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Reformed History at John Willmott School (JWS)

Course description

LEVEL AS/A2 Level

EXAMINATION BOARD OCR

Course content

COURSE INFORMATION

The History AS and A Level qualifications on offer provide a suitable foundation for the study of History or related courses in further and higher education.  History A-Level also develops a range of skills for progression directly into employment.  Equally, they contribute to students’ lifelong learning, especially through Key Skills you develop during your studies.

Entry requirements

5 A* - C at GCSE including English and Maths.

Assessment

SPECIFICATION AND UNITS OF STUDY

 

The History and A-Level courses are divided like this

Britain 1930-1997

25% of A Level 50% of AS

1 hour 30 minutes exam

 

Students will study Britain during the period 1930-75.  They will look at the different key events, people and issues faced during those years. At the end of the exam they will be assessed by an exam where they will write an extended essay about the period.

They will also have to answer a source based exam question on Churchill and his work between 1930 and 1951.

Exam in which students answer:

~ One period study essay from a choice of two

~ One document-based depth study

Paper total: 50 marks

 

The French Revolution & the rule of Napoleon 1774–1815

15% of A Level 50% of AS

1 hour (1 hour 30 minutes for AS)

 

Unit 2 of both the AS and A-Level is a non- British History study, similar to that if Unit one but without the source based enquiry.

In this unit students will study the back ground to the French Revolution and the events of the Revolution, key figures involved and the issues raised by it.

 

They will also study France under the rule of Napoleon and how he came to power and the effect this had on France and beyond.

Exam in which students who are entered for the A- level answer both parts from one of the two questions set:

One ‘mini-essay’.  One period study essay

Paper total: 30 marks

 

AS Level Students will answer:

One period study essay

One interpretations question

Paper total: 50 marks

 

Civil Rights in the USA 1865–1992

40% of A Level

2 hours 30 minutes exam

Personal Study

20% of A Level Coursework

 

Unit 3 of the A-Level is a study of Historical themes and interpretations.  In this unit we will be studying Civil Rights in the USA 1865–1992.  Students will consider the changes in Civil Rights within the USA over the period, looking at the key individuals and events related to the topic.  Students will have to develop a detailed knowledge of specified events, individuals or issues to comprehend, analyse and evaluate the ways in which the past has been interpreted by historians.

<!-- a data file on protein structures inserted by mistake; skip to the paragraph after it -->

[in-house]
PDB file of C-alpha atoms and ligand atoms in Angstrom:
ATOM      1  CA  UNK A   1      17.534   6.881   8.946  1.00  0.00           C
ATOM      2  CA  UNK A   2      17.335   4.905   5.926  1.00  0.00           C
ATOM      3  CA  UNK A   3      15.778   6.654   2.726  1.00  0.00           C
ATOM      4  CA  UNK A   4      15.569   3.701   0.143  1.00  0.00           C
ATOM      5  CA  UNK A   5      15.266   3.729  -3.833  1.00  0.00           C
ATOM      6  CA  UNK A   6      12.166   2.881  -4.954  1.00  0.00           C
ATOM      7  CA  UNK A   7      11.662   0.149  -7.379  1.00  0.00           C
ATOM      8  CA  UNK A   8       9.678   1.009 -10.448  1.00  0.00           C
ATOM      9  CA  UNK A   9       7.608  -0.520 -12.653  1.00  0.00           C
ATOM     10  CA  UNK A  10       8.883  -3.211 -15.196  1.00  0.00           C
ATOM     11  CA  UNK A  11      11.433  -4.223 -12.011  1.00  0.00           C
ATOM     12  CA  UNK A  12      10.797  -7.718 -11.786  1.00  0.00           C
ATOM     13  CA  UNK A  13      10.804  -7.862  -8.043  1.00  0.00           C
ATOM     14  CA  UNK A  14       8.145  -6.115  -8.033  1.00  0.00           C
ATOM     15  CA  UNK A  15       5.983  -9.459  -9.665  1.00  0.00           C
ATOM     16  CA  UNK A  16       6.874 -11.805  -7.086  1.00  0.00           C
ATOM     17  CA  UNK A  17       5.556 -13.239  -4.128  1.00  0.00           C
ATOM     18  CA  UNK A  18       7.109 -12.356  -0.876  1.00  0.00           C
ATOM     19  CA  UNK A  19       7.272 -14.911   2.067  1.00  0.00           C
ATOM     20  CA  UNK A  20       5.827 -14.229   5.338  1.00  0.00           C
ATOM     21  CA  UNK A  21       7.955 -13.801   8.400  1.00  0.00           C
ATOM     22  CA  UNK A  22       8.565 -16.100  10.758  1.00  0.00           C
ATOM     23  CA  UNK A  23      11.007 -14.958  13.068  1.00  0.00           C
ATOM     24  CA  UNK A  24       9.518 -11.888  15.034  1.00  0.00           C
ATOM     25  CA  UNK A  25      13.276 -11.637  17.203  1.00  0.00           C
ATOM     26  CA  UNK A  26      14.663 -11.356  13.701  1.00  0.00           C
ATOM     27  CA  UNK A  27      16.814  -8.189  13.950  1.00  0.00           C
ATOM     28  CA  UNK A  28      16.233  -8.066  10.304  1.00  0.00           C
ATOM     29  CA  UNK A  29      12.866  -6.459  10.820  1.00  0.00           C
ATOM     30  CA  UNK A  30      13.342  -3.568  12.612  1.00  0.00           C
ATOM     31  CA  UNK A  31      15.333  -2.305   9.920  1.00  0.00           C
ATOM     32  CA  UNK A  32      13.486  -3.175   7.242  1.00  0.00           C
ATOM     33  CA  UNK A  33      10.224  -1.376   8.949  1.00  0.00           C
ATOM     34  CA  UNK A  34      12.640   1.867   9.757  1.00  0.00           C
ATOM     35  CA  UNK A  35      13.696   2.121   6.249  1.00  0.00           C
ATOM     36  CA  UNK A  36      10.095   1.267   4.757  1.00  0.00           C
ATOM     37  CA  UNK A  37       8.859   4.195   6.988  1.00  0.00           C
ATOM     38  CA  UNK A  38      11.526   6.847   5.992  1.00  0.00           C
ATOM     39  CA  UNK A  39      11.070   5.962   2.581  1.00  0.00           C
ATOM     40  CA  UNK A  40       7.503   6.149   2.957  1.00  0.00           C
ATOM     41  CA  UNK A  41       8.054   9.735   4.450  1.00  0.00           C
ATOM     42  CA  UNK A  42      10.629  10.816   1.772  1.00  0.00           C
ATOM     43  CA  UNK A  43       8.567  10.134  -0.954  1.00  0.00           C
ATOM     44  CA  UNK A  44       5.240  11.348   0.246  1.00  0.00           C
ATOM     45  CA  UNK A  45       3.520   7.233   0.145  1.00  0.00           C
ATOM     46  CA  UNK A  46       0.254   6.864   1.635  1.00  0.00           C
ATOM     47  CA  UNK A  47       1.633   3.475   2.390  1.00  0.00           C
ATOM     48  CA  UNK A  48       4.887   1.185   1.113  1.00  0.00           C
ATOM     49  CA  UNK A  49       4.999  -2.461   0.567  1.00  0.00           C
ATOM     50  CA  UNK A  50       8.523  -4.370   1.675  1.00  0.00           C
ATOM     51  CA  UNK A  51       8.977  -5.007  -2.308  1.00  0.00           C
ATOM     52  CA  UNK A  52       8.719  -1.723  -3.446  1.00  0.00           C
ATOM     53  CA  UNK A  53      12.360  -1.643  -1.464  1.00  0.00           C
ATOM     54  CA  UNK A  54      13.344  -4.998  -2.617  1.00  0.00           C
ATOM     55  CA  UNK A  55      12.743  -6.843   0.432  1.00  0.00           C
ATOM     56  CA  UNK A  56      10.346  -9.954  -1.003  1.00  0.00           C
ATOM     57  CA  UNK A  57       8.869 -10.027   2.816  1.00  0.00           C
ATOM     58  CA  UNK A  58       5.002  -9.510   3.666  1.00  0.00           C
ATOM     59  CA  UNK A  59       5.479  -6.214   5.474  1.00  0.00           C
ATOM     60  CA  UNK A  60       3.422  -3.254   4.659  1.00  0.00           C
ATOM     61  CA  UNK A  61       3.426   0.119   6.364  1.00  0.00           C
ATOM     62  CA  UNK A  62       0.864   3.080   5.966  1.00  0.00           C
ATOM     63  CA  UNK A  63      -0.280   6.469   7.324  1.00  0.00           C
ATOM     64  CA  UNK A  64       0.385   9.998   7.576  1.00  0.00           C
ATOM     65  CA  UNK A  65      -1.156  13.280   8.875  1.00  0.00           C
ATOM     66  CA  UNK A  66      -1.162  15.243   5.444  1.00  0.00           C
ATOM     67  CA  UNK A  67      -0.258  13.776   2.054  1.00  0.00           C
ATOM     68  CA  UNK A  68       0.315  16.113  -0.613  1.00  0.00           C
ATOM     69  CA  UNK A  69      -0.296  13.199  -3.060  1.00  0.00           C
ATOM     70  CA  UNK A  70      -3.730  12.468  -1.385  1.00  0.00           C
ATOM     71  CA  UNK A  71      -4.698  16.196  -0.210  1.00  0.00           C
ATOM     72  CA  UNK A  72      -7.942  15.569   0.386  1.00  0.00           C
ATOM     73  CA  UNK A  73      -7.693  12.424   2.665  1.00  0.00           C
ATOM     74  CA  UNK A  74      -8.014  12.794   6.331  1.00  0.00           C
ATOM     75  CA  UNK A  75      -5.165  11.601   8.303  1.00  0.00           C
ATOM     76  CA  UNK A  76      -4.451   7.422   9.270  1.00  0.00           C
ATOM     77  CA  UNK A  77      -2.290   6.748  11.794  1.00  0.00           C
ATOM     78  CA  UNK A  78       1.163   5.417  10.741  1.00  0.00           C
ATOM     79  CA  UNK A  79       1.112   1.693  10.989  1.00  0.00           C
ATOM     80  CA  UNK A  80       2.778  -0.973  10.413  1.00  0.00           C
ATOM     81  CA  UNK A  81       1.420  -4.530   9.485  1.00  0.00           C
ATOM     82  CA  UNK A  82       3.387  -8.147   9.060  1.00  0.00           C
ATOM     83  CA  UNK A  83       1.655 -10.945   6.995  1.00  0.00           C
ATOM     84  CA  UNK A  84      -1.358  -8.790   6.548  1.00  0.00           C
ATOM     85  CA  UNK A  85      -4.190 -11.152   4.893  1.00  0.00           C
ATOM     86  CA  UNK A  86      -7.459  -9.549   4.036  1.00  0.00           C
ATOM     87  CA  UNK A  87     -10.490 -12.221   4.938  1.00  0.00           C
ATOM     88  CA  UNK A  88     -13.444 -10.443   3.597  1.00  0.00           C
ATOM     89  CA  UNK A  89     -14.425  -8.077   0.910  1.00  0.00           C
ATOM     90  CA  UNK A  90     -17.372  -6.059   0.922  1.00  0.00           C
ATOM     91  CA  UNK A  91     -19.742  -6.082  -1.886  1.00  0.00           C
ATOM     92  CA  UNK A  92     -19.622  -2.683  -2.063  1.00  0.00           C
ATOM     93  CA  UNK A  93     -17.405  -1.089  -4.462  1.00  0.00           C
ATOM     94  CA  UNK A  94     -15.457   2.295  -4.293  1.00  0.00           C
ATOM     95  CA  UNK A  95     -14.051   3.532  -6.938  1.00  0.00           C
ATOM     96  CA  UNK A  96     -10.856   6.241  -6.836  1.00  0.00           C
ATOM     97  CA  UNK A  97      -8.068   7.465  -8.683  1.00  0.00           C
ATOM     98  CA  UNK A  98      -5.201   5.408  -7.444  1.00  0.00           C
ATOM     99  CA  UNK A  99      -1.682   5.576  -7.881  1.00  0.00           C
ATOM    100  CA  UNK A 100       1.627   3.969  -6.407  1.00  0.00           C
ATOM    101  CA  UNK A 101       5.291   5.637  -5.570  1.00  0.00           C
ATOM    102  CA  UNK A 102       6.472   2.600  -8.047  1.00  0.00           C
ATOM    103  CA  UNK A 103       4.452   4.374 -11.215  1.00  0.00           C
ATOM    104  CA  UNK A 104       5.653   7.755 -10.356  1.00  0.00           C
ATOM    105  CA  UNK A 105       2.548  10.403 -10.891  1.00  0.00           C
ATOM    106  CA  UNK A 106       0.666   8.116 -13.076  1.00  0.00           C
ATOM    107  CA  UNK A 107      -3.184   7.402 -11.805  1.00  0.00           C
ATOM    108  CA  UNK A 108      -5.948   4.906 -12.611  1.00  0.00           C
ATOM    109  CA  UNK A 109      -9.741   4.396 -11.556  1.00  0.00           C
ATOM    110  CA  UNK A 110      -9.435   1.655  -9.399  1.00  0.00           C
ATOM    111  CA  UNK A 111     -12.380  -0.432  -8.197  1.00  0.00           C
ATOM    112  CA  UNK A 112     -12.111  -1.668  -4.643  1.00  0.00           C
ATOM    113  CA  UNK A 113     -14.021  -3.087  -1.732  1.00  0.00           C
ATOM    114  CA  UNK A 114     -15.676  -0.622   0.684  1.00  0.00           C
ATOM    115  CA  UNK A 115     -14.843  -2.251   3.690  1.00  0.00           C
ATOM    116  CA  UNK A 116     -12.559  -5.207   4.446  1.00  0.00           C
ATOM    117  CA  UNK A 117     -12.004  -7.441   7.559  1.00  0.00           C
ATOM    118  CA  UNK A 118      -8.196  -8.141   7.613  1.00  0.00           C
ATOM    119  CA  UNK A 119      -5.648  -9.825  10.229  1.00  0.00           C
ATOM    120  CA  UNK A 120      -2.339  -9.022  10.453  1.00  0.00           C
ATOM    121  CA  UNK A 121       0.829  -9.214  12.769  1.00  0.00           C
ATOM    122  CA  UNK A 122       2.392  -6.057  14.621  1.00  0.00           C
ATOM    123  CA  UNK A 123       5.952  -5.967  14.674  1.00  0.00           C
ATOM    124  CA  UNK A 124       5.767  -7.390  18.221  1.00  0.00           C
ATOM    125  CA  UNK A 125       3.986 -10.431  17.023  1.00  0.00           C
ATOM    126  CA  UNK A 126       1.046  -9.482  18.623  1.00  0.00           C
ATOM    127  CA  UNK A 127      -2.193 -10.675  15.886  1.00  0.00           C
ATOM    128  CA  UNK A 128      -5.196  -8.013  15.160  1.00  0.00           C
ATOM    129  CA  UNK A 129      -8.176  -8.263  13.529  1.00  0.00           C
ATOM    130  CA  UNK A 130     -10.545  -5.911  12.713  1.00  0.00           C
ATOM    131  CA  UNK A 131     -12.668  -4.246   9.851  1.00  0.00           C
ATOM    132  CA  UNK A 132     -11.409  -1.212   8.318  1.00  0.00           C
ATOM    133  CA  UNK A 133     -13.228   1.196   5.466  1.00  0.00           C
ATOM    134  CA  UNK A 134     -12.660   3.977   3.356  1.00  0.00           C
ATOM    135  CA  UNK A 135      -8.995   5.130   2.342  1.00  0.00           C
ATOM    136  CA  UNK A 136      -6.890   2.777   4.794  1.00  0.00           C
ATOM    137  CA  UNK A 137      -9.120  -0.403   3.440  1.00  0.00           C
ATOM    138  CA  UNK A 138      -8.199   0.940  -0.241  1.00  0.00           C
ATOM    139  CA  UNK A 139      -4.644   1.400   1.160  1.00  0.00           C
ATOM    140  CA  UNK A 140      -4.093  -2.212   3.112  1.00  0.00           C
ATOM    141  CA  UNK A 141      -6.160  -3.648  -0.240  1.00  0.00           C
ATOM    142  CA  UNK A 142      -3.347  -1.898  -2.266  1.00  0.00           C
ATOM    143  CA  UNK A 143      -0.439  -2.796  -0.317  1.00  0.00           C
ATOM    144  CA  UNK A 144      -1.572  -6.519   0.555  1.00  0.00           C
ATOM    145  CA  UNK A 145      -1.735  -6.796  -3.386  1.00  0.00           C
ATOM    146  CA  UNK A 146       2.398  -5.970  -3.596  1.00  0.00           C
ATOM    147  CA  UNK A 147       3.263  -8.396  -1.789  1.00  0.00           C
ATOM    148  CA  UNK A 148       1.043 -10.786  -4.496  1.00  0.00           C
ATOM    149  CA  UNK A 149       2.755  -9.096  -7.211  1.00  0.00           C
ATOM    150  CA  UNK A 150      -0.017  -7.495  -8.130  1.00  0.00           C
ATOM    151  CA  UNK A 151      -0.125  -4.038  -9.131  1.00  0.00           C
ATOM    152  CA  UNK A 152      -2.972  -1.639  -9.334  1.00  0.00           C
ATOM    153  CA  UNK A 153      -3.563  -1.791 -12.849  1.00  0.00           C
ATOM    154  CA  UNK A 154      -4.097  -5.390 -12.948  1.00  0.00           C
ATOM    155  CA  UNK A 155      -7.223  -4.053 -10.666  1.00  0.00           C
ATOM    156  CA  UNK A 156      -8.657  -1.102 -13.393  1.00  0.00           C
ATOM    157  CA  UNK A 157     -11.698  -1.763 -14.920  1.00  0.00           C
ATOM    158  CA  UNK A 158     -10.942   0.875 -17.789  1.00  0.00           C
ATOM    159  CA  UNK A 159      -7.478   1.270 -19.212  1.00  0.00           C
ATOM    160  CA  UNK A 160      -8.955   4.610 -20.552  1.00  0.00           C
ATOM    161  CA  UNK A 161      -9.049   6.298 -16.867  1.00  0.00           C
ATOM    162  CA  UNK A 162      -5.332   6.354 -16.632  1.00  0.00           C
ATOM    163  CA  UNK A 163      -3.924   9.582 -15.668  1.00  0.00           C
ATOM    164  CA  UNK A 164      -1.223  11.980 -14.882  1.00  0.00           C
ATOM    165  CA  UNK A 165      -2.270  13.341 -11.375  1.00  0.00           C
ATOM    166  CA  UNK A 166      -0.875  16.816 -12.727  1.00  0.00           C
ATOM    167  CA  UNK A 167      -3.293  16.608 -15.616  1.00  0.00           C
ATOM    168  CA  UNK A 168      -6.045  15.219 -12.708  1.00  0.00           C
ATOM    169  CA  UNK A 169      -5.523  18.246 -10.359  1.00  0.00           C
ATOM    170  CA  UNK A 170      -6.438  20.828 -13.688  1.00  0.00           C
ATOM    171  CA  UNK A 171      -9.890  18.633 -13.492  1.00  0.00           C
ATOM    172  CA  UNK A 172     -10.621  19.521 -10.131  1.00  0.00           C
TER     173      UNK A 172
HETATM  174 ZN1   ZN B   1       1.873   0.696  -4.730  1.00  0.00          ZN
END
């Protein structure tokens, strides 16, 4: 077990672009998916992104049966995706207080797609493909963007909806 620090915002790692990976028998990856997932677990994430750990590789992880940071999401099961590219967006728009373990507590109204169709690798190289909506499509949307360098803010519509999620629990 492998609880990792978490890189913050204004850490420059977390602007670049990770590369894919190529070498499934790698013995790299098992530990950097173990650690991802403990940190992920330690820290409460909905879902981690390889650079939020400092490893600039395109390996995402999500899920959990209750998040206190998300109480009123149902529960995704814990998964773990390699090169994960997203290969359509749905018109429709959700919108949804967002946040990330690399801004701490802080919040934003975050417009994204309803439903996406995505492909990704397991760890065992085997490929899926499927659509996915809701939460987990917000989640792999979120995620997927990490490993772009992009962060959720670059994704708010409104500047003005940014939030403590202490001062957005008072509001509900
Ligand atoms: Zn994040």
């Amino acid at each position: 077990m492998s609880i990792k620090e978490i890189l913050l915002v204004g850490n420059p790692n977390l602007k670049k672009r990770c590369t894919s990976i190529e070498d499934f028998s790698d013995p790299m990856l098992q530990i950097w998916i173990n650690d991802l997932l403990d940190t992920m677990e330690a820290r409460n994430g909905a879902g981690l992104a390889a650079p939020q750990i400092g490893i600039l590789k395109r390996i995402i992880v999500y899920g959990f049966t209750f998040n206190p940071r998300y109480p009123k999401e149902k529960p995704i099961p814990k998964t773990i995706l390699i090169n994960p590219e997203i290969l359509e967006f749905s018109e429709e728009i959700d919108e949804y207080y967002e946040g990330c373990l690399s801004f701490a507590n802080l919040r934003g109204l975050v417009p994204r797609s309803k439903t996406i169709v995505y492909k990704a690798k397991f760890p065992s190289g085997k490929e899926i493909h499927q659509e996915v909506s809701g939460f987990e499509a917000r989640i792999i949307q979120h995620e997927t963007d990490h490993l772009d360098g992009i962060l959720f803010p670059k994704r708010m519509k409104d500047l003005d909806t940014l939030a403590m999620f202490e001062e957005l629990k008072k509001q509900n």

A personal and independent study of the student’s choice.  They will investigate their topic over the year and must include evidence of using primary and secondary sources.  Students use their research to develop a substantiated judgement and demonstrate an organisation of concepts and knowledge. 

Exam in which students answer:

Two theme questions from a choice of three, all covering 100 years

One interpretations question

Paper total: 80 marks

 

Personal Study

20% of A Level

Coursework

 

A personal and independent study of the Student’s choice.

They will investigate their topic over the year and must include evidence of using primary and secondary sources.  Students use their research to develop a substantiated judgement and demonstrate an organisation of concepts and knowledge.

A single 3,000 – 4,000 word essay marked at school, and moderated by the exam board.

Coursework total: 40 marks

Future opportunities

WHERE CAN THE COURSE LEAD?

A qualification in History is proof of the ability to investigate, analyse and communicate effectively. History is an academic subject not vocational and would never limit your options post 19.  It is a good qualification for a number of careers including Journalism, Tourism, TV Research, Law, Teaching, Town Planning amongst others.

Further information

WHO TO CONTACT FOR INFORMATION Mr P Broadhurst

How to apply

If you want to apply for this course, you will need to contact John Willmott School (JWS) directly.

Last updated date: 18 November 2014
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